Not everything is dying. Peacock anemones (Order Ceriantharia) were still seen in what appears to be good health. The sand dollars also seemed to have survived.A more cheerful find was a little fish, a wrasse. There was also a large patch of living green mussels (Perna viridis) in the middle of the sand bar. Although this is probably a sign of a change in conditions as these mussels are not usually seen in the sand bar.Siti and Wei Ling have an even more heartening sighting.Dugong feeding trails!! ...well, perhaps.
Siti will check with Seagrass Watch HQ to confirm.

[Siti checked with Len McKenzie of Seagrass Watch HQ who replied "It definitely looks like a dugong feeding trail in the pic. Typical in width, length and path." Wow! Isn't that fabulous?!]

Amidst the deaths, Chek Jawa still has a smiley dugong feeding trail!Indeed, we wish our favourite shore a speedy recovery.

[PS. See also the Straits Times article about the mass deaths at Chek Jawa:
No more Chek Jawa tours - for now
Boon Chan Straits Times 25 Mar 07]

Jan 14, 2007

1st Seagrass Indoor Orientation kicks off!

The very 1st TeamSeagrass indoor orientation kicked off today with many people, great talks, yummy snacks and drinks!

To thank Ria, Siti and Weiling for arranging today's orientation, I volunteered to post today's entry.
But alas! What terrible photos I ha
ve - you will kill me as you scroll down to see those ugly photos with bits and pieces of you captured but HOLD YOUR GUNs - I promise to improve, ok?

Everyone listened intently as Ria gave an introduction of our shores and what you can find there. There are some faces that those who attended today's session might remember - spot Chee Kong, the guy who saw the dolphins.

t, Siti took over and gave us lots of juicy green details on seagrass biology and of SeagrassWatch. Of course, she also took pains to drive home the important message that "algae are not seagrasses!" - those joining us on coming Friday session - keep your ears tuned and eyes opened for differences that she will be pointing out!

The fun part began when volunteers got into action and form groups to do 'dry runs'.

Siti gave us a briefing and demonstration on what to do...
Weiling also chipped in (with a serious look - we mean real seagrass business!) to get the ball rolling...Then, a group sprang into serious 'Action'......

another group dipped in serious 'Discussion'...

and another group indulged in serious 'Bonding' fun! =)
Then, I spotted a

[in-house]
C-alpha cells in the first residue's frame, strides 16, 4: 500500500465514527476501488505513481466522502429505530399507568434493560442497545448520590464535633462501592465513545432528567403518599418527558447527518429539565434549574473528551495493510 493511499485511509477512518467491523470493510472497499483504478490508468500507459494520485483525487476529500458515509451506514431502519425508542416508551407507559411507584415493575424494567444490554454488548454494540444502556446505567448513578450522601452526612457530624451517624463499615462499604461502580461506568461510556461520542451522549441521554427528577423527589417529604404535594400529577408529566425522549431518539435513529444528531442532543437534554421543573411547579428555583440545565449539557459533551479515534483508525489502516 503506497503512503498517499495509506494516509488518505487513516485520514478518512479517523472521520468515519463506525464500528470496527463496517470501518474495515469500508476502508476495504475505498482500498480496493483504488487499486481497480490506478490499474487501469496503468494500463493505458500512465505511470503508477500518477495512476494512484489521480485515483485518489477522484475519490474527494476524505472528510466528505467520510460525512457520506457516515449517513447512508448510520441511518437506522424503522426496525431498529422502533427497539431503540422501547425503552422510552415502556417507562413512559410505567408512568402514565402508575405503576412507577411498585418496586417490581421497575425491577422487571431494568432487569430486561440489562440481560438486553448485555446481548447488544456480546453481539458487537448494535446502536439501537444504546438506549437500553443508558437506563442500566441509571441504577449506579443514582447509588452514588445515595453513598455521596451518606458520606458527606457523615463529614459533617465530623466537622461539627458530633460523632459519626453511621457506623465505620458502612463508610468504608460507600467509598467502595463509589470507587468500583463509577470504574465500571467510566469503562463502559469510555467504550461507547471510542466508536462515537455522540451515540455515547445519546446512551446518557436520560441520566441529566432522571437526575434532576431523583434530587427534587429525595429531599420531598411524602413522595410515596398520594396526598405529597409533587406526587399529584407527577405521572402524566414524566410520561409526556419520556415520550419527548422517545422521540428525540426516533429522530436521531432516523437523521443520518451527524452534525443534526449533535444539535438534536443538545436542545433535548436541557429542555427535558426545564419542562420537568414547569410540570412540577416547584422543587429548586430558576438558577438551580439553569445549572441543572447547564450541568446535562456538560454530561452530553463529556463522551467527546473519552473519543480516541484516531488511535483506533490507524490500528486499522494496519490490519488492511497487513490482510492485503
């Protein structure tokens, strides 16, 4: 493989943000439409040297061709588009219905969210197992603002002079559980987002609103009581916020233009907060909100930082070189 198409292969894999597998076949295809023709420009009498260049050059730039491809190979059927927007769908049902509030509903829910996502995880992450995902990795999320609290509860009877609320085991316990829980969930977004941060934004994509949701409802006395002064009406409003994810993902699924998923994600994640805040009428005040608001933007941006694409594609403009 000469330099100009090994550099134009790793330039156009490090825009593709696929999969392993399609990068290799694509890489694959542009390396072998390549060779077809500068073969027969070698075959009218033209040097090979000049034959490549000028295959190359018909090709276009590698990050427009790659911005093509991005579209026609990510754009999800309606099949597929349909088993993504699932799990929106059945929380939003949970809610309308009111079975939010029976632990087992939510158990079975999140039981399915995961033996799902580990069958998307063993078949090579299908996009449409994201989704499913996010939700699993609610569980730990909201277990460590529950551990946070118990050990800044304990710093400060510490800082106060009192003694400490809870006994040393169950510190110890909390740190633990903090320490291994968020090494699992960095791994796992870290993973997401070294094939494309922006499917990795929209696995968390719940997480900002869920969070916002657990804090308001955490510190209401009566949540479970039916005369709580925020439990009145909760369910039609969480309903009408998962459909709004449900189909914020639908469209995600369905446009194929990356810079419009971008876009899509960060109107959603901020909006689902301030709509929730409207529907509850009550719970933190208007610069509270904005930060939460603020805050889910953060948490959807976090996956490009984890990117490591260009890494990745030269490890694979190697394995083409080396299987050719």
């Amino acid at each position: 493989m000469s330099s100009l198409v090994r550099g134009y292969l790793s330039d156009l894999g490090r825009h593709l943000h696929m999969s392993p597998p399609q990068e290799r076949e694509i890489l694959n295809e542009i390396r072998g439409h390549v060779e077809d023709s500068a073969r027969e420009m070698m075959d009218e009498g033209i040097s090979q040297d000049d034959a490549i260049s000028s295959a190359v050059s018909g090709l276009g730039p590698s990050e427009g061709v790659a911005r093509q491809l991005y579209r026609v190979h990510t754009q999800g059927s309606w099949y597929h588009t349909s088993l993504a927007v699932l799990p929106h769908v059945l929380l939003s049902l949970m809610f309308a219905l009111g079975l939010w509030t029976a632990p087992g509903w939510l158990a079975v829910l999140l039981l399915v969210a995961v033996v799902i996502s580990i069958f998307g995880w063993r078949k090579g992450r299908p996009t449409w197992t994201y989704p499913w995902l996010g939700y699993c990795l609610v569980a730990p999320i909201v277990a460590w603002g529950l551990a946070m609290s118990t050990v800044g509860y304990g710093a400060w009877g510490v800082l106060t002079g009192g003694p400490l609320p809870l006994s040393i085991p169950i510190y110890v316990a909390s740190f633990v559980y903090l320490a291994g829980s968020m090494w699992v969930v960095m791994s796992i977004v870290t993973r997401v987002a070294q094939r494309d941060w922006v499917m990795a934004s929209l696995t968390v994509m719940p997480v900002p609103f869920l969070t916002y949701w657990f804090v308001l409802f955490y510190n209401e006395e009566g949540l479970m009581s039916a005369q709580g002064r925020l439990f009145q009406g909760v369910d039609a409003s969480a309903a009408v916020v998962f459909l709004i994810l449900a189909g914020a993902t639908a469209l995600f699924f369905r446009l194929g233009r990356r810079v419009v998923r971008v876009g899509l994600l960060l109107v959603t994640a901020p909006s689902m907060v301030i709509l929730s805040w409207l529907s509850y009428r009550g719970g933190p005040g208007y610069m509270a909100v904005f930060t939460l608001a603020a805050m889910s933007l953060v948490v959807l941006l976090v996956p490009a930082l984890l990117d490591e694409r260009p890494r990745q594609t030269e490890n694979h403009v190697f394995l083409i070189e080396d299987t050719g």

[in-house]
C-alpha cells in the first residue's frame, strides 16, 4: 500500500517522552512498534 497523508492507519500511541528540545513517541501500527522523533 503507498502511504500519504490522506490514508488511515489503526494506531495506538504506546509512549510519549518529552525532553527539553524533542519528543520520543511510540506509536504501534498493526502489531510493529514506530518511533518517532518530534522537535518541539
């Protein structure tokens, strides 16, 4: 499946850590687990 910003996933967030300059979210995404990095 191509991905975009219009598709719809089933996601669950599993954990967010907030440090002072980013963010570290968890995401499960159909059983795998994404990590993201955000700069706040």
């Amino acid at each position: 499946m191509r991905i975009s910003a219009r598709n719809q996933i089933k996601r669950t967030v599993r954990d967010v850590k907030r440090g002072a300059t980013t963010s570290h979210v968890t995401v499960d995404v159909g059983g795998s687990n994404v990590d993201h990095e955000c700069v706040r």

crowd-puller! That's Dr Shawn Lum, who got some 'specimens' and helped explained the seagrass monitoring methods.

Finally, Ria wrapped up the day with safety - both the living organisms on the shore and Us-the Seagrassers. Somehow, everyone got so tickled by her recounts and lively ways, we were laughing so hard from the start till the end. A great way to finish up.. but do keep in mind her important points!

Many thanks to all who turned up for the indoor orientation - you guys made this session a success.
See you Seagrassers soon!

Jan 2, 2007

A frolicking great start to 2007

Hello Seagrassers (Seagrassers = contracted form of Seagrass-Watchers)! I hope everyone had a great festive season and start to the new year. If you're anything like me, you'd be sporting a few extra pounds and a rotund belly after all the festive feasting!

Team Seagrass spent the new year with the green and grassy denizens of Chek Jawa. We were joined by Chay Hoon of WildFilms and Joe Lai who did a survey of coastal plants of CJ.

It wasn't just a fun trip though, we were Seagrassers with a mission, and that was to do a bit of Halophila beccarii spotting and to plot the areas suitable for Seagrass-Watch transects.

Halophila beccarii has a relatively restricted distribution worldwide and is probably the hardest to come by on Singapore's shores. Currently, this species has only been recorded at CJ, where its distribution is now restricted to northern part of CJ in isolated patches on highly exposed sandy areas, where no other seagrass species find palatable.

And so we trekked across the flats of CJ, with a single-mindedness rarely seen (if ever) on previous recce trips. The reward was sweet and the weary pilgrims rejoiced by going down on all fours to meet these enigmatic little plants (and they were very little).

we then went on to do more important things

ok, Wei Ling was doing important things. Shufen and I decided that the time was nigh for a bout of "seagrass dance of joy". Don't worry, you'll all get to learn it during the orientation sessions!

For reasons we have yet to understand, most of us were gripped by the urge to get down on all fours and close to the ground. Especially Shufen...

Here she is examining Wei Ling's foot (there was good reason for this, ask Wei Ling the next time you see her)

And here she is being enamoured by a lovely little seahorse

and again...

while Chay Hoon and Wei Ling look on

Team Seagrass also found these freaky-looking (freaky being a widely used scientific term ;)) seagrasses

The H. ovalis on the left have an unusual brown pigmentation, a case of seagrass sunburn perhaps? The picture on the left shows seagrasses with what look like bleached blonde tips.

The rest of the seagrasses look relatively healthy and seem to be making a good comeback after the algal blooms over the September - November months.
Clockwise from top left: Halophila beccarii, Halodule sp., Halophila spinulosa and Thalassia hemprichii.

But other orgnisms didn't seem to chuffed, like the carpet anemones, which we think have been affected by the amount of freshwater input from the recent heavy rains.

And as always, the non-seagrass inhabitants of CJ never fail to enthrall us, from this tiny seahorse

to the numerous shore birds feeding at the waters edge

We even spotted a Great Billed Heron feeding

And the clincher, a photo of Ria (albeit from a distance).

This one is shot in stealth mode and from a distance. Pictures of Ria are pretty hard to come by because she's usually the one taking the photos :)

In keeping with tradition on its hallowed ground, we made a New Years' Day toast to Chek Jawa- may there be many more years of untouched glory - and to Team Seagrass :)

The first New Years' Day toast to CJ, just after deferment was announced.